Anglo American aims to sell more assets, suspend dividends until the end of 2016 and whittle its business down to three divisions to cope with severe falls in commodity prices, the mining company said on Tuesday.
The overhaul at Anglo American highlights the scale of the fallout from the commodities slide, which is forcing mining companies across the board to cut jobs, investment and costs.
Anglo, the world’s fifth-biggest global miner by market value, said it planned to offload three-fifths of its assets, reducing its workforce to just 50,000 from 135,000 now.
Anglo’s shares, which had fallen 70 percent so far this year, slumped more than 12 percent to a record low after the overhaul was announced, with investors worrying that the new plan was only a short-term solution.
The London-listed company has suffered more than its rivals, largely due to higher-cost iron ore operations than at larger competitors BHP Billiton and Rio Tinto.
Anglo started paring back in 2013 but Chief Executive Officer Mark Cutifani said the company had to take “bolder action” to focus on assets that would deliver cash flow throughout the economic cycle.
The company will form three divisions: De Beers for diamonds, Industrial Metals for platinum and base metals, and Bulk Commodities for coal and iron ore.
It aims to raise $4 billion through assets sales, up from an earlier target of $3 billion, and said it would press ahead with the sale of its phosphates and niobium businesses in 2016.
“You could maybe get even over a billion for those, they’ve got higher multiples – but the question is what do you actually get paid for it today,” a banker for the mining sector said.
Anglo, which also plans to sell some coal assets in Australia and South Africa and close mines losing money, said it had secured $2 billion from asset sales so far.
Anglo plans to focus mainly on its diamond, platinum and copper businesses as they offer better long-term potential, Cutifani told investors at a presentation in London.
“Assets in nickel, coal and iron ore will have to compete and demonstrate their ability to drive down the cost curve, with the ability to deliver cash through the cycle. If not, they won’t be in the portfolio, it’s as simple as that,” he said.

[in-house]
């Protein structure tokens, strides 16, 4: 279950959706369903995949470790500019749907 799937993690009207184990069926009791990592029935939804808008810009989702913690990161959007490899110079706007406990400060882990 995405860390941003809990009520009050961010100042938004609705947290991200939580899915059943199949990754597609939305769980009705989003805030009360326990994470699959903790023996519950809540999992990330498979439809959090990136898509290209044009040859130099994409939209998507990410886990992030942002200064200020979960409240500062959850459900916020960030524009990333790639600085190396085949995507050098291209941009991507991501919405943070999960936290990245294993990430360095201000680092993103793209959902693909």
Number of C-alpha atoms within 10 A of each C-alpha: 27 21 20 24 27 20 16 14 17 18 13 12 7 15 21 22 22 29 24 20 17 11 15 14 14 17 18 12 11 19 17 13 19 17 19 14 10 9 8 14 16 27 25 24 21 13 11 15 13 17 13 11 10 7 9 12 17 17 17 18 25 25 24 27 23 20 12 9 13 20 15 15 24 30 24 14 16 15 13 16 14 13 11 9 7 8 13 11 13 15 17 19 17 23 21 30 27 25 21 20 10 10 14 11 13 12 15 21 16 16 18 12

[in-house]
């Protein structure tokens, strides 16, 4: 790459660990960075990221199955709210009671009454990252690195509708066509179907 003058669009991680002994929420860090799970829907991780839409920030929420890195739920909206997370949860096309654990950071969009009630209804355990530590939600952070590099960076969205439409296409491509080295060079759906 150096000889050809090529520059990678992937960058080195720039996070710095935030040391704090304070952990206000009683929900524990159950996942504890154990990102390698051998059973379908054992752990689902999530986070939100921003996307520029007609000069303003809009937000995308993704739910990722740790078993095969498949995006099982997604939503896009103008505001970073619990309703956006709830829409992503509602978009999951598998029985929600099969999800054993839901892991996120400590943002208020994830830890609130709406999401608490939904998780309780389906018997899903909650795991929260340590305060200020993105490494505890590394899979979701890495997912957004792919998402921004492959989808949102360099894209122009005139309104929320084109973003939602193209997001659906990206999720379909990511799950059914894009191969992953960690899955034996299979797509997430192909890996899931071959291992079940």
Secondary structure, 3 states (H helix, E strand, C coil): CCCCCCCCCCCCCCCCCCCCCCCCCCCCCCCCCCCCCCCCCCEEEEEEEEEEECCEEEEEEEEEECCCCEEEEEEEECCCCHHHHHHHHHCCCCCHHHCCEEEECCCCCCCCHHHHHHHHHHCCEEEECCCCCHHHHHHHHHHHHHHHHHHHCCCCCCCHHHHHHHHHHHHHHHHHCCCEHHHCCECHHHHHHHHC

Spot iron ore fell to a decade low below $40 a tonne on Tuesday and futures prices suggested more weakness for the steelmaking commodity already down by nearly half this year.
To keep up with low prices, Kumba Iron Ore, a division of Anglo, said it would reconfigure its main Sishen mine. It will target costs of $30 per tonne and a breakeven price of $40 a tonne in 2016.
Anglo also said it expected its Minas Rio iron ore mine in Brazil to reach full capacity of 26.5 million tonnes in 2018, later than the second quarter of 2016 as previously announced.
Cutifani said Anglo would give more details on its future portfolio in February alongside its annual results. The company said its forecast for net debt for the end of 2015 was unchanged at $13 billion-$13.5 billion.
“With net debt still high relative to the current market cap, this looks like a survival plan for the next two years,” SP Angel analysts said in a note.
Anglo indicated that when it reinstates dividends they will rise and fall in line with earnings, abandoning a policy under which its payout rises, or is at least maintained.
The miner also lowered its capital spending plans to $3.2 billion in 2016, down from an earlier forecast of $3.6-$3.9 billion, and $2.5 billion in 2017.
The company also said it expected to take charges of $3.7 billion to $4.7 billion due to weaker prices and asset closures.